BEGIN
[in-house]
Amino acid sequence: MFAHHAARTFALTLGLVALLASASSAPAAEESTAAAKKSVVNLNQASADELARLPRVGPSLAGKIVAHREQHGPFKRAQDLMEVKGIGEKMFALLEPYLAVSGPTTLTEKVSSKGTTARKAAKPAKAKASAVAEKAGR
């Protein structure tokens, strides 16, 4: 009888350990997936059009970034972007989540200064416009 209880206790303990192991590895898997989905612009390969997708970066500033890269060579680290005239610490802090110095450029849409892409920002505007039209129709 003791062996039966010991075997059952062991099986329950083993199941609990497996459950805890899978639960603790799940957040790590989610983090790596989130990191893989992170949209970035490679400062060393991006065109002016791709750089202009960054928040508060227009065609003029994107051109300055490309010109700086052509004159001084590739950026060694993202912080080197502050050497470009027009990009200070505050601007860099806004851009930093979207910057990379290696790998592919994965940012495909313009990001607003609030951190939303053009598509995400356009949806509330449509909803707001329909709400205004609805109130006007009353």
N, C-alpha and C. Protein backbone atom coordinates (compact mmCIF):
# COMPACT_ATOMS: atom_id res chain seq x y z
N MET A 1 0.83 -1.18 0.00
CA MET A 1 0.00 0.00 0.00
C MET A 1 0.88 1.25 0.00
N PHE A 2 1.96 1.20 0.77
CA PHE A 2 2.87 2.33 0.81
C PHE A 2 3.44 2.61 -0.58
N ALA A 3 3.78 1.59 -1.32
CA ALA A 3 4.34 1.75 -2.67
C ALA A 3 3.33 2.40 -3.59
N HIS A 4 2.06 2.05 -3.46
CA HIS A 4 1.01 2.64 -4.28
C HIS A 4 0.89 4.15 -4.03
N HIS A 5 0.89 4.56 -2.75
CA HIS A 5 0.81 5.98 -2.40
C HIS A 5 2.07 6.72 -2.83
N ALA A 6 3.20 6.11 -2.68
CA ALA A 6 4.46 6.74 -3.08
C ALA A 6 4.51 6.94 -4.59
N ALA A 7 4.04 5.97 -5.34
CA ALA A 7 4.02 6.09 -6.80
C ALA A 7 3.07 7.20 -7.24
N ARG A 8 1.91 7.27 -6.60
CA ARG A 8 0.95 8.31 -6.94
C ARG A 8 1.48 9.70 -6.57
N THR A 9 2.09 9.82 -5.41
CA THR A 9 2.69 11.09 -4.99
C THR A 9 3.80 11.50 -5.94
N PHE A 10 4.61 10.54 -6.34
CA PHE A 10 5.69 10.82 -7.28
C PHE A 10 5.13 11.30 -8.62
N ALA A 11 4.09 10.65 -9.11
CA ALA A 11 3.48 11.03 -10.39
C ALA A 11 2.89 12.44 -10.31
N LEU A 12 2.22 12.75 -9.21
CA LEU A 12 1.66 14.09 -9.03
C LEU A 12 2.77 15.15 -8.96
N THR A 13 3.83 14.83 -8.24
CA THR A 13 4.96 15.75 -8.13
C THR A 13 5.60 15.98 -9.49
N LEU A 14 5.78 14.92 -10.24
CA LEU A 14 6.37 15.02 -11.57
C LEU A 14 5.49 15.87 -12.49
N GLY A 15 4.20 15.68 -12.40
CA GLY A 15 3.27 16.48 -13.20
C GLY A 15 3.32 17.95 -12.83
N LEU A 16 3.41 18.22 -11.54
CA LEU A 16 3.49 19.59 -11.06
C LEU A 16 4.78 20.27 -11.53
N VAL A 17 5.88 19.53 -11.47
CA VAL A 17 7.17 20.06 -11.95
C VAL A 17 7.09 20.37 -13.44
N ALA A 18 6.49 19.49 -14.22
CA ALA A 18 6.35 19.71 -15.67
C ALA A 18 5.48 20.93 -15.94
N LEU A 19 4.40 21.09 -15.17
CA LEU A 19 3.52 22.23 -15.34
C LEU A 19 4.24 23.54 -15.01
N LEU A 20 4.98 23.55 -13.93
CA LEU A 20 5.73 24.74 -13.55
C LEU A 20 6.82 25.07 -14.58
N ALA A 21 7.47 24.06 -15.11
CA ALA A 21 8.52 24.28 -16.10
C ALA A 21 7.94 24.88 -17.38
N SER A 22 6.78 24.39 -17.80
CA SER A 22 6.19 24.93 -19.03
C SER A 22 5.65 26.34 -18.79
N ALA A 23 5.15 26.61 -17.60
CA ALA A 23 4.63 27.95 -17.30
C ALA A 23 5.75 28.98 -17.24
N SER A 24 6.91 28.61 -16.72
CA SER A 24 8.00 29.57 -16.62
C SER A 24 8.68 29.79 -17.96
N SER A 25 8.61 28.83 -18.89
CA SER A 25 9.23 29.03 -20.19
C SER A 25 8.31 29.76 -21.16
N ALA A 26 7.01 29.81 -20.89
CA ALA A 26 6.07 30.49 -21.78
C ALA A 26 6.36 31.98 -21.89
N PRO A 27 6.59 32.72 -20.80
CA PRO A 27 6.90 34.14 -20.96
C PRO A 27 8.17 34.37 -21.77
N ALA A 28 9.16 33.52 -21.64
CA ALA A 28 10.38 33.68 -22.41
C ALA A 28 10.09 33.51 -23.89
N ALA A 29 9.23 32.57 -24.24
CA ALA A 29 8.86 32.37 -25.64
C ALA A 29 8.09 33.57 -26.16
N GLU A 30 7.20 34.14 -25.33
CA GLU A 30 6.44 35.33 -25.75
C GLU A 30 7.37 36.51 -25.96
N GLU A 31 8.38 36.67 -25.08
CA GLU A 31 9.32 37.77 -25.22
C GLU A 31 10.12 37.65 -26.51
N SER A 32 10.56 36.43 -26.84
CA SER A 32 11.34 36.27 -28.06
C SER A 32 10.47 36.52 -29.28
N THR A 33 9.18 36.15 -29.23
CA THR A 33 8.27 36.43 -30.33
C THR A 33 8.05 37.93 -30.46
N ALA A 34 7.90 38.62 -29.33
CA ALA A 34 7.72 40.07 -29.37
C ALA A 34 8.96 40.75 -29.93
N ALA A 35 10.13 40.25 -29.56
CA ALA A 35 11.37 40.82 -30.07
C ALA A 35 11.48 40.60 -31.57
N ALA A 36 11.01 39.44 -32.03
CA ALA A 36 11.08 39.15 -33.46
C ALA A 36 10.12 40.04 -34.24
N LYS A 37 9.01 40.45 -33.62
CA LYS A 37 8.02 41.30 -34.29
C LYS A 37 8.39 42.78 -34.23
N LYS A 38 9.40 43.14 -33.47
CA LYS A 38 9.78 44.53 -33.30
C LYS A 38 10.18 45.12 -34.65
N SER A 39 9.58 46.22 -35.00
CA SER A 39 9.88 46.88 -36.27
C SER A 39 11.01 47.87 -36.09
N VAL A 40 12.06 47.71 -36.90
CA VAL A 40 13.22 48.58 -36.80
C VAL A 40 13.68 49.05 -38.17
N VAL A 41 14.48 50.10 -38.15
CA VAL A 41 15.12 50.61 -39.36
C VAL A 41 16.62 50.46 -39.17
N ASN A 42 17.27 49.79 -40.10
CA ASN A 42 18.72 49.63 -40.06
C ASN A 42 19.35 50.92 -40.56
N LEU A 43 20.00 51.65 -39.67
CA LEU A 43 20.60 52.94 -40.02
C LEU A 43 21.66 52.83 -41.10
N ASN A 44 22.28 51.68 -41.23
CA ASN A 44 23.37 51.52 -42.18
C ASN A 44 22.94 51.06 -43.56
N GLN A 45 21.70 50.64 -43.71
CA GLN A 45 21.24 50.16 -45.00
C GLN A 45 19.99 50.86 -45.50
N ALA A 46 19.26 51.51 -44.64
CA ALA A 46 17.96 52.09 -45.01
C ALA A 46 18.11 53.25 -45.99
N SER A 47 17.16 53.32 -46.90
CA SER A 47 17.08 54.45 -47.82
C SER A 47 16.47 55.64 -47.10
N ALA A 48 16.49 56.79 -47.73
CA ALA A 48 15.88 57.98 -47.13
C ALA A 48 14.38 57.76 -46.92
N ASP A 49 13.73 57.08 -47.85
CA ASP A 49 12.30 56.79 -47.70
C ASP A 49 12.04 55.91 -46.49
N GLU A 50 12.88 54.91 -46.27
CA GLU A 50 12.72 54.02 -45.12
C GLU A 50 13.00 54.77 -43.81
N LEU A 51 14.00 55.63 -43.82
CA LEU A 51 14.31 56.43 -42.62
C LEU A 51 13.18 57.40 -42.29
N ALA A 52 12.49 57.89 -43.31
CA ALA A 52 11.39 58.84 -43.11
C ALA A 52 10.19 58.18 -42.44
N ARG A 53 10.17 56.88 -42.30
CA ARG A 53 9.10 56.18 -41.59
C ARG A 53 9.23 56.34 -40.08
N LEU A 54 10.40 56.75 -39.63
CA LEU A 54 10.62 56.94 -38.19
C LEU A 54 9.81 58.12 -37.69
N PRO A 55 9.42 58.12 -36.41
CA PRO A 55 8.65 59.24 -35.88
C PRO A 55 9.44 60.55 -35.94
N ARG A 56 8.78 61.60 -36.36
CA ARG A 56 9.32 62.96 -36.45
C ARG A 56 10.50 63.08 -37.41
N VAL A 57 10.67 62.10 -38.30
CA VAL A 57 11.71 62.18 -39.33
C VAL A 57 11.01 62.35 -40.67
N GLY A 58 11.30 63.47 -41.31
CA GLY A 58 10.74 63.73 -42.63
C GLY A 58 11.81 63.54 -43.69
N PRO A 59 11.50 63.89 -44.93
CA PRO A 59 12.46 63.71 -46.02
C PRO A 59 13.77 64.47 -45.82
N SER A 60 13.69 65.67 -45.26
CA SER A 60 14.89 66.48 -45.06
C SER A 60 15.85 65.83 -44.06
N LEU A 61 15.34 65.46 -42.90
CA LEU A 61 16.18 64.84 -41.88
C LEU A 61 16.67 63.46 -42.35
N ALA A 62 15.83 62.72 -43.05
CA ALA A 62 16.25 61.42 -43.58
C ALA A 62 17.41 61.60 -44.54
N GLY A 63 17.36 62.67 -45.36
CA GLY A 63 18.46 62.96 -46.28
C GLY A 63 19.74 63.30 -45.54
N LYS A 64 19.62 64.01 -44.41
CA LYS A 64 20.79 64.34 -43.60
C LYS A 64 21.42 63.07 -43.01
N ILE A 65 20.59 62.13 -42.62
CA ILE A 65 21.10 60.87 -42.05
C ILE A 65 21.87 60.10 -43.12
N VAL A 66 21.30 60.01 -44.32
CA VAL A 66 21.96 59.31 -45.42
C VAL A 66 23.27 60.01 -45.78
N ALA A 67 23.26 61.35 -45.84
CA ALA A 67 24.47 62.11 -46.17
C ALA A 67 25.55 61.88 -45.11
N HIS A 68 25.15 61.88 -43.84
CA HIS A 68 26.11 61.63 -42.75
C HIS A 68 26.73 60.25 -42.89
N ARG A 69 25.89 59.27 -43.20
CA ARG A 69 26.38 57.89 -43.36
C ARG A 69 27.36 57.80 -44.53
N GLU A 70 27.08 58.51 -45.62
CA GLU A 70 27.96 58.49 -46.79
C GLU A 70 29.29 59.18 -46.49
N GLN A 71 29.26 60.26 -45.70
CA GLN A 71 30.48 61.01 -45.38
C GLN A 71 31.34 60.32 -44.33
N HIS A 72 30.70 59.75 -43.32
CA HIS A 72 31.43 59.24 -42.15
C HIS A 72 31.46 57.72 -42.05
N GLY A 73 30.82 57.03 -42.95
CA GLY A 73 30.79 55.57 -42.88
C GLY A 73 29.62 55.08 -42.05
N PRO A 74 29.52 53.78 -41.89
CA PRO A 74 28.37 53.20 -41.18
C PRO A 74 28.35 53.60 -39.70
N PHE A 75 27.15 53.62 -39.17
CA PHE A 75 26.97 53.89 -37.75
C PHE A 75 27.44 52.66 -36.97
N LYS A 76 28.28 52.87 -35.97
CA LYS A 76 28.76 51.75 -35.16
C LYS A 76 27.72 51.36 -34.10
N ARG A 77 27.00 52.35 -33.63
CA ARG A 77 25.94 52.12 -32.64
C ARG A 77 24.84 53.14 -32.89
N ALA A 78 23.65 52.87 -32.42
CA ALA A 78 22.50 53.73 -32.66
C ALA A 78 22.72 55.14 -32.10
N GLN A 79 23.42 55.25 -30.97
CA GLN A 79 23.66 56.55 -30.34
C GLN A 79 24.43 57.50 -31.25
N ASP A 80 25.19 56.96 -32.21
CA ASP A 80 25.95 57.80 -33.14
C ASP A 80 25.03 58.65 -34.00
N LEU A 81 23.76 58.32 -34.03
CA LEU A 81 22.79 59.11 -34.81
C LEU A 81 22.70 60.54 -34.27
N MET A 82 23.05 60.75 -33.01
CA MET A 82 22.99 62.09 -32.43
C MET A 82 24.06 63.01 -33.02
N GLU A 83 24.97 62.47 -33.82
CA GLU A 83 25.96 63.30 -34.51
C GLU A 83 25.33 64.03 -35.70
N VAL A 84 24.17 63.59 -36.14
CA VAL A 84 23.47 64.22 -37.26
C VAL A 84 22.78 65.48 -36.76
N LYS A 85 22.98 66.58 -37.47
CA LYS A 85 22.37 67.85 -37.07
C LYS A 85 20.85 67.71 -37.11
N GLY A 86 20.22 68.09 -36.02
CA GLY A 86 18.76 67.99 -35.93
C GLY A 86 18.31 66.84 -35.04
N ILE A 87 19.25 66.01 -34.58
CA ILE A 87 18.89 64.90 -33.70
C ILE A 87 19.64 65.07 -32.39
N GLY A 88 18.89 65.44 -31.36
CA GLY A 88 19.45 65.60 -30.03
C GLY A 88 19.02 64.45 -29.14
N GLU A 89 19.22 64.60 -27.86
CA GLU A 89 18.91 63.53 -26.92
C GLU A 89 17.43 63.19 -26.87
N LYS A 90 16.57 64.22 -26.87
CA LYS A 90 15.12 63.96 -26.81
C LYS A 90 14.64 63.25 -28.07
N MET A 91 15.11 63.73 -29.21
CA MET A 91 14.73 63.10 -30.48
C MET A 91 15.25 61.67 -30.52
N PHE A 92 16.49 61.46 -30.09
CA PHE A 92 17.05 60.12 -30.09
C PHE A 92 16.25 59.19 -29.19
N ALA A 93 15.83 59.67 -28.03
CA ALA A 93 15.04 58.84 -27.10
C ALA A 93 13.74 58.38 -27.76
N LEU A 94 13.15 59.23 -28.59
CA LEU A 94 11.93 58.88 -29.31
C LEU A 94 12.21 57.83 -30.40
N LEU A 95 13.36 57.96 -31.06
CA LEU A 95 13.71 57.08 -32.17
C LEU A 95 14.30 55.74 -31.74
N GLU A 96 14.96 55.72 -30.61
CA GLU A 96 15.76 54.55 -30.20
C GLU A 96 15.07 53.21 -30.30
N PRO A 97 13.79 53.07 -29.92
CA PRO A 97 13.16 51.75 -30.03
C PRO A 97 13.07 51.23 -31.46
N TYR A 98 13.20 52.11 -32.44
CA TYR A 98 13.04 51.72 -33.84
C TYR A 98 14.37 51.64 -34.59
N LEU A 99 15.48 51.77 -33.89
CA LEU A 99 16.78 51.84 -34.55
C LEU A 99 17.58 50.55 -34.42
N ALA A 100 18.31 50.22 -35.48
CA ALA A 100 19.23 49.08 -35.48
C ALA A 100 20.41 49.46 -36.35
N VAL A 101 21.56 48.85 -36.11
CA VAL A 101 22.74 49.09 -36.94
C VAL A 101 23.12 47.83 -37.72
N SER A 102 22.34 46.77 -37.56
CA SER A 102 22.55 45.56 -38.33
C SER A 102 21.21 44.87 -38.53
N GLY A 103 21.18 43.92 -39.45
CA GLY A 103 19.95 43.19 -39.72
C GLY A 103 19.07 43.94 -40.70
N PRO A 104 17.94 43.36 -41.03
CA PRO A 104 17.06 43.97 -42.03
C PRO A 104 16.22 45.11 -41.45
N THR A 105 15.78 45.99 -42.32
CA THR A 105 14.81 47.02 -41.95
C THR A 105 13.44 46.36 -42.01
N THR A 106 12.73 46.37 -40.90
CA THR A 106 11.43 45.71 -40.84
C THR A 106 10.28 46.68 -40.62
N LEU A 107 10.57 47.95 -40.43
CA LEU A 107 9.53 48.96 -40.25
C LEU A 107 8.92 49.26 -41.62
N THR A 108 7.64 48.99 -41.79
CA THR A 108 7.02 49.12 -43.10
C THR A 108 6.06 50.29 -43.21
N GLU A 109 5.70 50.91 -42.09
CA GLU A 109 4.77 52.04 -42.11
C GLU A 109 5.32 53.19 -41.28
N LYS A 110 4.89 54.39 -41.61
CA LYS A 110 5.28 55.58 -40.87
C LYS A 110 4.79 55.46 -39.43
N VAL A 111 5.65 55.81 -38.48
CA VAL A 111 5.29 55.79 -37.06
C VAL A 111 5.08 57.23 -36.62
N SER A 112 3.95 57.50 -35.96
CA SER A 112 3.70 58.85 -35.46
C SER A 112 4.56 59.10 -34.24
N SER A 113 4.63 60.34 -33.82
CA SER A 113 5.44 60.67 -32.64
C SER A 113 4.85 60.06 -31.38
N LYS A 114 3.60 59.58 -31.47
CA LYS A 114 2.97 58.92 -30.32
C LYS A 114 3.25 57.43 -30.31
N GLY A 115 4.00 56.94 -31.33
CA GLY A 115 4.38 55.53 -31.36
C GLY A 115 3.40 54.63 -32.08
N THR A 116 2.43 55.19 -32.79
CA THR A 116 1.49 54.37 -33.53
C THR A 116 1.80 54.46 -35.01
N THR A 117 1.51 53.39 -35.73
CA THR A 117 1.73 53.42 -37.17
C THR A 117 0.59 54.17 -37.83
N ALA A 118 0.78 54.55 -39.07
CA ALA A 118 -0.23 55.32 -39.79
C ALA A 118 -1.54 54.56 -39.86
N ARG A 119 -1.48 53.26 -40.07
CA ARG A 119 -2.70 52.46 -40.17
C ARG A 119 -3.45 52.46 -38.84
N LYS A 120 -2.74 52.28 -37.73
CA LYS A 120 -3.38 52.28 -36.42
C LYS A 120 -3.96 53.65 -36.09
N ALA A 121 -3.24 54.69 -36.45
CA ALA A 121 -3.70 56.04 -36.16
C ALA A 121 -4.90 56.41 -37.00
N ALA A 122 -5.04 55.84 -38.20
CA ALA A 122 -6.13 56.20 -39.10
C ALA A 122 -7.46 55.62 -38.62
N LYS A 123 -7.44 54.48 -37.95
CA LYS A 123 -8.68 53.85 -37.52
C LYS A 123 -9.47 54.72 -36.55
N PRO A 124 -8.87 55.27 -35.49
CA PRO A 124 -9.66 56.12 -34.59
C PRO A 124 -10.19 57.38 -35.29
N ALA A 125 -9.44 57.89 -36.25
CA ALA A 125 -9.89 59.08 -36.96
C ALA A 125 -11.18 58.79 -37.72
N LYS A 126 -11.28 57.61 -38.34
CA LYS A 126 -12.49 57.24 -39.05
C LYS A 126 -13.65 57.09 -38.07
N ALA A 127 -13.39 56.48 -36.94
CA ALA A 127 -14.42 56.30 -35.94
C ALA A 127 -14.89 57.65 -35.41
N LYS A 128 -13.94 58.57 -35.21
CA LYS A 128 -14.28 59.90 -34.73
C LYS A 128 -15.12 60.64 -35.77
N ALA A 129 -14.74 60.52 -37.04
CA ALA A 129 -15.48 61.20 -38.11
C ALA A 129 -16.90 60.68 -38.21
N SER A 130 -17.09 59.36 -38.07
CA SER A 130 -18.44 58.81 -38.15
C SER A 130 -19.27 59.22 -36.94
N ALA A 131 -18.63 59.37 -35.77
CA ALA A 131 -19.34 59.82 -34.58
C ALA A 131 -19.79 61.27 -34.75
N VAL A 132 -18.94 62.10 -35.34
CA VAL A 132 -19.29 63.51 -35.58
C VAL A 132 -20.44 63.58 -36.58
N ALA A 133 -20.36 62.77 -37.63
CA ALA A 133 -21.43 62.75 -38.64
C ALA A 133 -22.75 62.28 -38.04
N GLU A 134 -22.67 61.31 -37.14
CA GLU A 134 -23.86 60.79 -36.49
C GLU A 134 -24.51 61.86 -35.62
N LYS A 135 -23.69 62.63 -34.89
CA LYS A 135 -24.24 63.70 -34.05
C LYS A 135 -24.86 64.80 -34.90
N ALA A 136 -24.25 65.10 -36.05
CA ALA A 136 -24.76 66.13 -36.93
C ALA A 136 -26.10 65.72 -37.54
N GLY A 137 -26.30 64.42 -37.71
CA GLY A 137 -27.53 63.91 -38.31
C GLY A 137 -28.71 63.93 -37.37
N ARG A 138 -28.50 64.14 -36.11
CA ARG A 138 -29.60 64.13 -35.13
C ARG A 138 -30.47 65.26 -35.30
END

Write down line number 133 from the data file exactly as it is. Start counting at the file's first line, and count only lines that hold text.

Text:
CA LEU A 43 20.60 52.94 -40.02